Eastman Kodak Double-X (5222) – a Cinematic Black and White Film

Eastman Kodak Double-X (5222) – a Cinematic Black and White Film

2000 1123 Josh Solomon

The word “cinematic” can be pretty vague. It’s one of those meaningless filler words that can be applied to anything and that tells you absolutely nothing about what you’re looking at. Oh look at this street, it’s so cinematic. Look at these two people walking together, this rainy day, this guy peeing on the street – so cinematic. Why is it cinematic? Who knows. It just is.

Annoying though the word can be, it’s hardly surprising that we analog shooters use it so often. Cinema and still photography have always been naturally linked; old-school photojournalists used motion picture film stock in their still cameras extensively, and modern films like Cinestill 800T, Ferrania P30, even Kodak Portra, are basically modified versions of motion picture film stock.

The practice of re-rolling cinema film into 35mm canisters isn’t a new one, but there is one cinema film that has seen a resurgence of popularity recently, and it’s one that both film directors and photographers alike have relied on for years. It’s Eastman Kodak 5222, also known as Double X, and it might just be the most cinematic of all films available today.

Introduced in 1959 by Eastman Kodak, Double X is widely considered to be the quintessential black-and-white cinema film stock, one that can reliably deliver the moody intensity of Old Hollywood and film noir. Seeing as its resumé includes some of the all-time great films like Raging Bull and Schindler’s List, let’s all agree that it’s pretty good at what it does. In fact, Double X has proved to be so good that the film has never been reformulated and is still being produced by Eastman Kodak by the mile.

This presents a very enticing proposition for us photo geeks; with Double X we have a classic black-and-white emulsion from 1959 still being provided in huge quantities. It sounds like the perfect solution for those who prefer to stick to one film and for fans of vintage-looking film and mid-century photojournalism. Seeing as I tick all of those boxes, Double X seemed like the perfect film for me, so I set out to go find some for myself.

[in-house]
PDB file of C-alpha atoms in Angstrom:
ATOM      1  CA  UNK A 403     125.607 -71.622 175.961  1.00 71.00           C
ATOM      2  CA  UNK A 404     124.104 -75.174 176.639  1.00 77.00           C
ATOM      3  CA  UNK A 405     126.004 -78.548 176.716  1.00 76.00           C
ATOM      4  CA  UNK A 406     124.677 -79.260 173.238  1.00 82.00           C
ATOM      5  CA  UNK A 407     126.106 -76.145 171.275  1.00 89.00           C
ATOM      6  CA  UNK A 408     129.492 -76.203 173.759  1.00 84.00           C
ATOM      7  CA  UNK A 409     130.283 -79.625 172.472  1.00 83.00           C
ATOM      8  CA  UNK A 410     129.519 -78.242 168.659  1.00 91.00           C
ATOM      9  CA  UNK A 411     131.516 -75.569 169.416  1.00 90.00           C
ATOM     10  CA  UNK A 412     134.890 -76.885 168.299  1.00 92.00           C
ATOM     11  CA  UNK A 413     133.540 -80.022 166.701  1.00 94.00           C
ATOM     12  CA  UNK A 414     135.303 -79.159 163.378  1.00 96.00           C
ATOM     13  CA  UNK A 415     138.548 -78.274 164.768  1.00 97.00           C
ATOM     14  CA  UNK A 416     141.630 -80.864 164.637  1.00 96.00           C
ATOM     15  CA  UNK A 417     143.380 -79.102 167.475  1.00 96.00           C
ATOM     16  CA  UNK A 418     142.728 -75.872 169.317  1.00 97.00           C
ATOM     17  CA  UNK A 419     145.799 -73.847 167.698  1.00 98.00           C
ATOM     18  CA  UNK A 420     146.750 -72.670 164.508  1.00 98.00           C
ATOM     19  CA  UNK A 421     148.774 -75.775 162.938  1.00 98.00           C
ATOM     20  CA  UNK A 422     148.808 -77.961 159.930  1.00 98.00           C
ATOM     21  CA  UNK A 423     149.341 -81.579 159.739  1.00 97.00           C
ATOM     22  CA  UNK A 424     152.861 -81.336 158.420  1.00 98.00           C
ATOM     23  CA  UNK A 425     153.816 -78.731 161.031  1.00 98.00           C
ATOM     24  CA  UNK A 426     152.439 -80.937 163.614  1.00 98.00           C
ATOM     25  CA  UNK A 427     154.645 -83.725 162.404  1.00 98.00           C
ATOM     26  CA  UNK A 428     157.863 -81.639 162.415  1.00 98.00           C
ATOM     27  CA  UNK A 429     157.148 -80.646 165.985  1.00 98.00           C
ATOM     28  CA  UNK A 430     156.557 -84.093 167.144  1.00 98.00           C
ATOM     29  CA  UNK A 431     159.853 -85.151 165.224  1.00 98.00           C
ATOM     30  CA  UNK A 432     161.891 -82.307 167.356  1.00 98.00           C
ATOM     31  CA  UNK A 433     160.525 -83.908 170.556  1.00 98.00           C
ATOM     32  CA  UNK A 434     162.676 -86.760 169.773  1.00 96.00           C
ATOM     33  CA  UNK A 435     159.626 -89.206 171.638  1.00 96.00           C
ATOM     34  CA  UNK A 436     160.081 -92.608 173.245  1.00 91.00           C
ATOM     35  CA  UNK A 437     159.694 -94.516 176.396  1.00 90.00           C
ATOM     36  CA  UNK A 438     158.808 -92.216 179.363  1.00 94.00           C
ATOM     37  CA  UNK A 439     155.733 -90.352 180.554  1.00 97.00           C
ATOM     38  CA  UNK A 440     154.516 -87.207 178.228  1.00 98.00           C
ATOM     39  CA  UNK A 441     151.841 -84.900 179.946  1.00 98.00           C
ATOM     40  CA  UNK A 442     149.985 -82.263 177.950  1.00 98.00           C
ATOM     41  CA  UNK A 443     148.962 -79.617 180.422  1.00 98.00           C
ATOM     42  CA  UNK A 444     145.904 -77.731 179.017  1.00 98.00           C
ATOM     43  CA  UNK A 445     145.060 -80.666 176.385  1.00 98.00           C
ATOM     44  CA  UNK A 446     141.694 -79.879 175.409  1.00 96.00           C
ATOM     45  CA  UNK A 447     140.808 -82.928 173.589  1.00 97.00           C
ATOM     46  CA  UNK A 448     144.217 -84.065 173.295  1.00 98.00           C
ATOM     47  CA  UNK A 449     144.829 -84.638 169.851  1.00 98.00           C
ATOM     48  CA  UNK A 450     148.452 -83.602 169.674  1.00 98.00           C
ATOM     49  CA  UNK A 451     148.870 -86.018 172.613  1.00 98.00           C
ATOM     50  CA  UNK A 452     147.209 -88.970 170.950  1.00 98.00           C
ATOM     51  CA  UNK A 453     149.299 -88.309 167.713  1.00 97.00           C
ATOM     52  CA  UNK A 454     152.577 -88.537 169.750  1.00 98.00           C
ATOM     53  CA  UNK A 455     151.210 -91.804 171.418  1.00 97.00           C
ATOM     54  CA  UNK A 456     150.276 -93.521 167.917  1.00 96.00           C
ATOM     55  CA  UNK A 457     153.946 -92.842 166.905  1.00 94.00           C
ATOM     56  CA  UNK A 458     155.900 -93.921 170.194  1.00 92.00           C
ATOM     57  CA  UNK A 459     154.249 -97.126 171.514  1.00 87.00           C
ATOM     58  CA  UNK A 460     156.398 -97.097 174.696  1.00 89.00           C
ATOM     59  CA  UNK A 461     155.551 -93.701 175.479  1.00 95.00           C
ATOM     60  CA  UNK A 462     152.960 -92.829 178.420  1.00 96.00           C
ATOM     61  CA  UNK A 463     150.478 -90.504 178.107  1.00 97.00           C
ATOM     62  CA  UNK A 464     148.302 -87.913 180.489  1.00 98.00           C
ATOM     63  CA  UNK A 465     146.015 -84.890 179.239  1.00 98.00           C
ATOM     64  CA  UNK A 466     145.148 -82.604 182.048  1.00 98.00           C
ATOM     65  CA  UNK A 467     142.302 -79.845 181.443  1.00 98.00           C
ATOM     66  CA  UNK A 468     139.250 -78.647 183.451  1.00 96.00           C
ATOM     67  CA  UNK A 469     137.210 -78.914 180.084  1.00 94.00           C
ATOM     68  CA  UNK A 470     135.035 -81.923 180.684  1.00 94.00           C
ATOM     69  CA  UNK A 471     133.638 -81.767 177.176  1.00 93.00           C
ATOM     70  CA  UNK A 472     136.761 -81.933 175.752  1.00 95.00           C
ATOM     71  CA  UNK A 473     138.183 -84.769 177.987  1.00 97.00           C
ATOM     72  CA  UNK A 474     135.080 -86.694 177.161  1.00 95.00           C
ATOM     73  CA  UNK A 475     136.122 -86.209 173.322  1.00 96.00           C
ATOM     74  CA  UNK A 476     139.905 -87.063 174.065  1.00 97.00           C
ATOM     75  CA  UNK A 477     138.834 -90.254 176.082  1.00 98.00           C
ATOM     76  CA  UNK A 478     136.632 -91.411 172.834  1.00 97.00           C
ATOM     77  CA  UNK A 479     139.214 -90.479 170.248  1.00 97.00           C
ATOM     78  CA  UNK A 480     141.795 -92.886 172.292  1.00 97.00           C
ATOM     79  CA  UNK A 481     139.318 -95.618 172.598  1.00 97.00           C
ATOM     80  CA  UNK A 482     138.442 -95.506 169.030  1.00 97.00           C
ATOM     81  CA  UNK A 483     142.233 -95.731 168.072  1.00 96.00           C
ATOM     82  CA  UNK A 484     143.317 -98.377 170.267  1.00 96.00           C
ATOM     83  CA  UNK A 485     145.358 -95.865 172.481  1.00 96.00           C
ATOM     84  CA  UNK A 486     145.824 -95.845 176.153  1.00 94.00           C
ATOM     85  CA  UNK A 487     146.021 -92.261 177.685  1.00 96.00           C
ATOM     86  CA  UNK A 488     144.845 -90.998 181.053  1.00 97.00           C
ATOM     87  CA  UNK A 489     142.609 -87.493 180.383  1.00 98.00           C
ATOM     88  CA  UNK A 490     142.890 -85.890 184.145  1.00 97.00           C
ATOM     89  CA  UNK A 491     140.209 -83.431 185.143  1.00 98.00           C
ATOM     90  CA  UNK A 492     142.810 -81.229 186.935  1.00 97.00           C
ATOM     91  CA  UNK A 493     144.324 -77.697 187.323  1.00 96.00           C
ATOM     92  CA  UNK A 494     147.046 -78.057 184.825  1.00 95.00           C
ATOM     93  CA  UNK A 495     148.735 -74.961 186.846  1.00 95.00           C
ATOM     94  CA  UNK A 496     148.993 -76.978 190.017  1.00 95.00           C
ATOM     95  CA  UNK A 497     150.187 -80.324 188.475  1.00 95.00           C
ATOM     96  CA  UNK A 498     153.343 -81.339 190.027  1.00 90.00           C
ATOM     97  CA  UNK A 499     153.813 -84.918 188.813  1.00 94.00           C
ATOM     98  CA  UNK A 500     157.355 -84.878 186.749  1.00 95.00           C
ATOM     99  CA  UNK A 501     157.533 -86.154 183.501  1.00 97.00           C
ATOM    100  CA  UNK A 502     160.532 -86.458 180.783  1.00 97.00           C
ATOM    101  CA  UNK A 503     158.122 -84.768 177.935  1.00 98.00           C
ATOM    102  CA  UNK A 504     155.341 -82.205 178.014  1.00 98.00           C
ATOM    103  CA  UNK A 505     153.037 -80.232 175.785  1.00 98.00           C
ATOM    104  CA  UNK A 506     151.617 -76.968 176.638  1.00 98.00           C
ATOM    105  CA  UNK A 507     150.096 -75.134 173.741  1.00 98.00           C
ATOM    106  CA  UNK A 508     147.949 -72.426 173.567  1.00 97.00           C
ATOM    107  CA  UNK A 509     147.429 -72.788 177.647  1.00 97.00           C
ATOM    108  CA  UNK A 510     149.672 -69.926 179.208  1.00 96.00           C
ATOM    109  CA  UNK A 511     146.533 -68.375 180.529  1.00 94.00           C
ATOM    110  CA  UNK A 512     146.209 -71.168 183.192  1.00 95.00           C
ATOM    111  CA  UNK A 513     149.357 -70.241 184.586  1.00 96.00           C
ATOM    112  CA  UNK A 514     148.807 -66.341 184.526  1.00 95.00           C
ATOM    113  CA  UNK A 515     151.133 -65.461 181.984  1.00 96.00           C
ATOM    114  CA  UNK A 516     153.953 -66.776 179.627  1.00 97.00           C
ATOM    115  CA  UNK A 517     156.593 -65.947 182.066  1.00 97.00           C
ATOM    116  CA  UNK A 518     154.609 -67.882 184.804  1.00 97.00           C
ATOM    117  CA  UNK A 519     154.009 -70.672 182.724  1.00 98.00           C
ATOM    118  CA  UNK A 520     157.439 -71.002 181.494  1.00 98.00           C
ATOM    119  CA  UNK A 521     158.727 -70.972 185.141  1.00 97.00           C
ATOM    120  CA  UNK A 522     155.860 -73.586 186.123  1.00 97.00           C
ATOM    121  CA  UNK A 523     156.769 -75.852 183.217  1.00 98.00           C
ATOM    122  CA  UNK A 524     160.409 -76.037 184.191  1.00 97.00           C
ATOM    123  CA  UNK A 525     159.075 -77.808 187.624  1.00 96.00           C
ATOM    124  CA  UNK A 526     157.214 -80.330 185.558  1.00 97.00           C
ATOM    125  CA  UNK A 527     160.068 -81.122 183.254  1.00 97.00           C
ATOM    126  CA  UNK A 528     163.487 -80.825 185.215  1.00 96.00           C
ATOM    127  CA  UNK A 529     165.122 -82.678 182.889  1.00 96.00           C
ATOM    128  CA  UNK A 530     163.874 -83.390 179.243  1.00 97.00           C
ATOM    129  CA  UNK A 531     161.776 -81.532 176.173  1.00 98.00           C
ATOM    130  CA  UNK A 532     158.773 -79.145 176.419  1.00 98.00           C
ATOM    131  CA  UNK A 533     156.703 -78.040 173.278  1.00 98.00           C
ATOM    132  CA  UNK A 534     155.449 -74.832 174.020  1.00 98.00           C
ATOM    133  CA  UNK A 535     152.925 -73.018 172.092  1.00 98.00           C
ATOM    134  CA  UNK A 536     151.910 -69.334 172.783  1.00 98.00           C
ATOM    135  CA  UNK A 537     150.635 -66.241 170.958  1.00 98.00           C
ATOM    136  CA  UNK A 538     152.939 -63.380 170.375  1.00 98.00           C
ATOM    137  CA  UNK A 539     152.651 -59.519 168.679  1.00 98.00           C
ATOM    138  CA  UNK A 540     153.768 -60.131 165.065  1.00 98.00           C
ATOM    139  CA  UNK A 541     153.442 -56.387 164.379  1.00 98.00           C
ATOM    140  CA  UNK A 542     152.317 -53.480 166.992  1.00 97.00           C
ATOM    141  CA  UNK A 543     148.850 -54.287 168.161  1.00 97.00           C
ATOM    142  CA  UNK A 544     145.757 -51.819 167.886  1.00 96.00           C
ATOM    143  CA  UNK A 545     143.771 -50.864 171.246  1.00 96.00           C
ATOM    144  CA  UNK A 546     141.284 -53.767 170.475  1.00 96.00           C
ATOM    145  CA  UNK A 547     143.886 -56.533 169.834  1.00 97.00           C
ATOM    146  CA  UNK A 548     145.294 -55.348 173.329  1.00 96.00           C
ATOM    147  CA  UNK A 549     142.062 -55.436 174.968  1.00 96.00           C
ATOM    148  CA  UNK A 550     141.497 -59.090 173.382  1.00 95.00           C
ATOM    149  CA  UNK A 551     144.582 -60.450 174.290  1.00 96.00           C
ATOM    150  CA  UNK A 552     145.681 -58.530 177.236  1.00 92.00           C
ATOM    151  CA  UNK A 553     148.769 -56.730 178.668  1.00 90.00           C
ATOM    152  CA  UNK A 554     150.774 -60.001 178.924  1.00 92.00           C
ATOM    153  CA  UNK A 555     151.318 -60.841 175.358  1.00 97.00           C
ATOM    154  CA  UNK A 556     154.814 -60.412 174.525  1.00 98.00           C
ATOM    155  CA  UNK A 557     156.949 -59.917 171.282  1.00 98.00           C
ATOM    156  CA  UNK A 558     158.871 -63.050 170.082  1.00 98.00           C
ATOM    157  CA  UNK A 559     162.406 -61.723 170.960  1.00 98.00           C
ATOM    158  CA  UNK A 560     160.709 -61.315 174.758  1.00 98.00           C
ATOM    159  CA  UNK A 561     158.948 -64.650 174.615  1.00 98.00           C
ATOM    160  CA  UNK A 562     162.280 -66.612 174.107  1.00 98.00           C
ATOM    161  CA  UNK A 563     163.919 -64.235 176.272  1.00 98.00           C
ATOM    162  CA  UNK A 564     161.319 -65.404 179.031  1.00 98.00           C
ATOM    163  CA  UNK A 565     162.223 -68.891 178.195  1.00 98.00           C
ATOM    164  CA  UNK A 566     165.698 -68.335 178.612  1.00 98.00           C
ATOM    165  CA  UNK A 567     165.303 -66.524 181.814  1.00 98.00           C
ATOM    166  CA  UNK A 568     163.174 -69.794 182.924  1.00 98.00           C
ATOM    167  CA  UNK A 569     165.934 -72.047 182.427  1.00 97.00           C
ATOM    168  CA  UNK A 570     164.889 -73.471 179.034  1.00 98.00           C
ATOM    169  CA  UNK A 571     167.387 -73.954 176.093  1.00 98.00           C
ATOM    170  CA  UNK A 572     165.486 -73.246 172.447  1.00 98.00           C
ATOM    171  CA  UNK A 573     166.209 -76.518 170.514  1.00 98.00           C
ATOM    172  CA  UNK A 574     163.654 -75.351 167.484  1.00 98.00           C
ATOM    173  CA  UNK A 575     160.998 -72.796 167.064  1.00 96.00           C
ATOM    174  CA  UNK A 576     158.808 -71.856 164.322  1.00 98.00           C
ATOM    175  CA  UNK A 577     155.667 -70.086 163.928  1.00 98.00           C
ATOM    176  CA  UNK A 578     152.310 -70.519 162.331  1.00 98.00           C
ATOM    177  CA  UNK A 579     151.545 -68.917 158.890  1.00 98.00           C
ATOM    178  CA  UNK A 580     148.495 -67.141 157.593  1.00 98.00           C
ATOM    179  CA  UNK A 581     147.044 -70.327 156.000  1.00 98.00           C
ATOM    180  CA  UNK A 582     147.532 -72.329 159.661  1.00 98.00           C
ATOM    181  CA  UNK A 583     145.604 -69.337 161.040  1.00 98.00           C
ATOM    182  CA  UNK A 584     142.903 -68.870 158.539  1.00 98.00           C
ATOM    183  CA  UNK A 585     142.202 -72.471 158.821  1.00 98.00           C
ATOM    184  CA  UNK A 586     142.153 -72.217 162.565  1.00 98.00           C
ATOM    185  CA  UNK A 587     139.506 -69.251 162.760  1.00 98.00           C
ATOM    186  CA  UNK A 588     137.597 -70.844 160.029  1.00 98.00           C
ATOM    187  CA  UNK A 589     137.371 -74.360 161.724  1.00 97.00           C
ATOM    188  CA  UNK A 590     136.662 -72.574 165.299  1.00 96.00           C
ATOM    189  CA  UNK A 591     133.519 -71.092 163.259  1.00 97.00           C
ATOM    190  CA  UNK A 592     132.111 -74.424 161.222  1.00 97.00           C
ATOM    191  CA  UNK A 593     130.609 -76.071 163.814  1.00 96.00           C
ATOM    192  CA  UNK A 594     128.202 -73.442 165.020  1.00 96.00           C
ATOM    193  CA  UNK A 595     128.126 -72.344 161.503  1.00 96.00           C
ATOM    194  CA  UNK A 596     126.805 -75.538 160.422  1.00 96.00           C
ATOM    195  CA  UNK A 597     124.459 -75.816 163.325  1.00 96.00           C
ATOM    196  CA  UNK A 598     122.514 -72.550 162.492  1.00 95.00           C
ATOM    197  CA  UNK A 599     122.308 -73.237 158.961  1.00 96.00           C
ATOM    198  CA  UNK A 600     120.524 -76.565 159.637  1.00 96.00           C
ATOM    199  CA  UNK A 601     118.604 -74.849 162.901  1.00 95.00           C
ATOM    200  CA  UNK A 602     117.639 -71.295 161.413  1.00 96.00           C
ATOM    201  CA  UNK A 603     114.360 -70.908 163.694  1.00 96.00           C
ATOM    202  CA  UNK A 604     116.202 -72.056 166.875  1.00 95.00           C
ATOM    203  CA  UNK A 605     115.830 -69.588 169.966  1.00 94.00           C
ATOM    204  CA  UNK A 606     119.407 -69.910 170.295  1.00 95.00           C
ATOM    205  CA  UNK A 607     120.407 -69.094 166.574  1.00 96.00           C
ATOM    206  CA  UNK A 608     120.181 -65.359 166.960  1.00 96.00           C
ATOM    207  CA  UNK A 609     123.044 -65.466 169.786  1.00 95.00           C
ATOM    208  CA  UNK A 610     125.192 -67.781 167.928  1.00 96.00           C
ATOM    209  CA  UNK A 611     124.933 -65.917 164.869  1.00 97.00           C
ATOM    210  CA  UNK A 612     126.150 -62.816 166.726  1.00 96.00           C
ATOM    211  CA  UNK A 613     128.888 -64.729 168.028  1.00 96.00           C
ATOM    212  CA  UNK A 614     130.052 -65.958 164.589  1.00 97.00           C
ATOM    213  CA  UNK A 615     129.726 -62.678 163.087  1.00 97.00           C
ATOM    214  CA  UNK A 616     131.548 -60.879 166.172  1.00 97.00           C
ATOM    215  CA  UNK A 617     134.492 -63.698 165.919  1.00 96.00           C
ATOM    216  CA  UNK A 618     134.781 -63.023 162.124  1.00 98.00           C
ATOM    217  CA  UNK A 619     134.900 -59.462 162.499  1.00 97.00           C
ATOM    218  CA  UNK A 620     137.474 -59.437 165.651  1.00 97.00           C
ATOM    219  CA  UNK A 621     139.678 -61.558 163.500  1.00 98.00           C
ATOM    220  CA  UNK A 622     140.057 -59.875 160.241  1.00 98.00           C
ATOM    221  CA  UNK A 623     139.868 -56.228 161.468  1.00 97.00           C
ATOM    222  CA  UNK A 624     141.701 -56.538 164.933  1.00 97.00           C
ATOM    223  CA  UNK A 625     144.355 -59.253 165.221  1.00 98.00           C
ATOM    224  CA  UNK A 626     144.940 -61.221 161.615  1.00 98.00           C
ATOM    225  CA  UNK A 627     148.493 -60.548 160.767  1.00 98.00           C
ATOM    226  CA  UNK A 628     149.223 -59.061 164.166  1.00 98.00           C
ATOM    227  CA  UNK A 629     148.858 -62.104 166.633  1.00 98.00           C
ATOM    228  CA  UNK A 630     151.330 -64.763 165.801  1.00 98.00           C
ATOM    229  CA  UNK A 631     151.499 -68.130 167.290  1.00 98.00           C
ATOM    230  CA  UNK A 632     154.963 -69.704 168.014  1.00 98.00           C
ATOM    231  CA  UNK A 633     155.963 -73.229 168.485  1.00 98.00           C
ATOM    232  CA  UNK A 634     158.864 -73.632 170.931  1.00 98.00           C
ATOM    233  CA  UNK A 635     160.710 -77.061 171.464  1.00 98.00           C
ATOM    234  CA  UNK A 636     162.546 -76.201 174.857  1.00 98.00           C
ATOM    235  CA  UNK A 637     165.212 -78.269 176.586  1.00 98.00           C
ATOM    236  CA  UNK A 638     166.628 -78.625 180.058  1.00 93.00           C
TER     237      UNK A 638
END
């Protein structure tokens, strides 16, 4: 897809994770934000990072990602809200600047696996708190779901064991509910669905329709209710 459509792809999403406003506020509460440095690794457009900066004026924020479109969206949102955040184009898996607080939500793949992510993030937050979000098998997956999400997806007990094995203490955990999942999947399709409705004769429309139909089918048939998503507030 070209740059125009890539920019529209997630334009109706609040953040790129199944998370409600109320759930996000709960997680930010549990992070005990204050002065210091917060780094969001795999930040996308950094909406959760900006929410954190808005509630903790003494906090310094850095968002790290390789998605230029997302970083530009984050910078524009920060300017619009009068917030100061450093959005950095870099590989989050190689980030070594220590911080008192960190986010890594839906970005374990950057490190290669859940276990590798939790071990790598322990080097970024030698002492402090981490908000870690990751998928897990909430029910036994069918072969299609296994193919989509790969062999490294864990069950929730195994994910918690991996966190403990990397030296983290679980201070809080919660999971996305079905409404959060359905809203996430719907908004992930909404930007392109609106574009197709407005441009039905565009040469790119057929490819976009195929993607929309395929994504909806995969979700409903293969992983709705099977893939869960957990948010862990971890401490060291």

Unfortunately, finding Double X isn’t quite as straightforward as hopping over to your local photo shop or clicking over to B&H. Double X is, after all, cinema film, and a few things need to happen before you get it into a 35mm camera. You can very well order Double X for yourself through Eastman Kodak in 400 foot reels and re-roll it into 100 foot rolls fit for bulk loading, but that assumes that you have money to blow on 400 feet and are absolutely sure you’ll use the stuff. That’s a daunting proposition, especially for newcomers to the film, and one I wouldn’t recommend for casual shooters.

Fortunately, there’s a simpler solution. The good folks at Film Photography Project have gone through the trouble of re-rolling Double X into 35mm canisters, as have a couple of other resellers on eBay, making it easy for newcomers to get a taste of what Double X can do.

So what can it do? Looking at the specs, Double X looks like any other standard black-and-white film. It hovers around ISO 250, a versatile speed well-suited for daylight and for controlled indoor lighting. Kodak confirms this; they describe the film as an all-purpose film suitable for outdoor shooting and for use in dim light.

Out in the field, those assessments prove mostly correct. When shot at box speed, Double X proves to be a solid (if unspectacular) companion in most lighting situations. It shows a tight cubic grain structure and a smooth, flat tonality that we come to expect from a mid-speed black-and-white film. Sharpness and resolution are about average owing to its larger grain, and scenes are rendered with just a little less contrast than you might expect. Overall, it proves to be an average film when it comes to technical ability.

There is, however, one glaring problem with this film that shows itself pretty quickly, and that’s its latitude, or lack thereof. Double X does not have the same crazy latitude we’ve come to expect from modern films. It can only really handle about one and a half stops of underexposure and one and a half stops of overexposure before shadows start to look like ink stains and highlights start to wash out. It’s a more unforgiving film than most, which can throw some black-and-white shooters off their game.

Hand in hand with reduced latitude comes a reduced ability to push and pull. After some experiments with pushing Double X in HC-110 developer, I’ve found that the film really only reacts well when pushed one stop to 400 under normal agitation. That being said, avid Double X users have reported good results pushing the film a couple stops in stand development with special developers. While I don’t deny their experience and expertise with the film, one thing remains clear; Double X can’t push like Tri-X or HP5+. Users looking for extreme pushability up in the 1600-and-beyond range will be left wanting with this film.

If the film sounds a little stiff and outdated, we must remember that Double X is, after all, an old film. It has never been reformulated to keep up with the times, save for the addition of an anti-halation layer to prevent halos. That said, there’s a reason why the film has survived for so many years – the look. And what a look it is.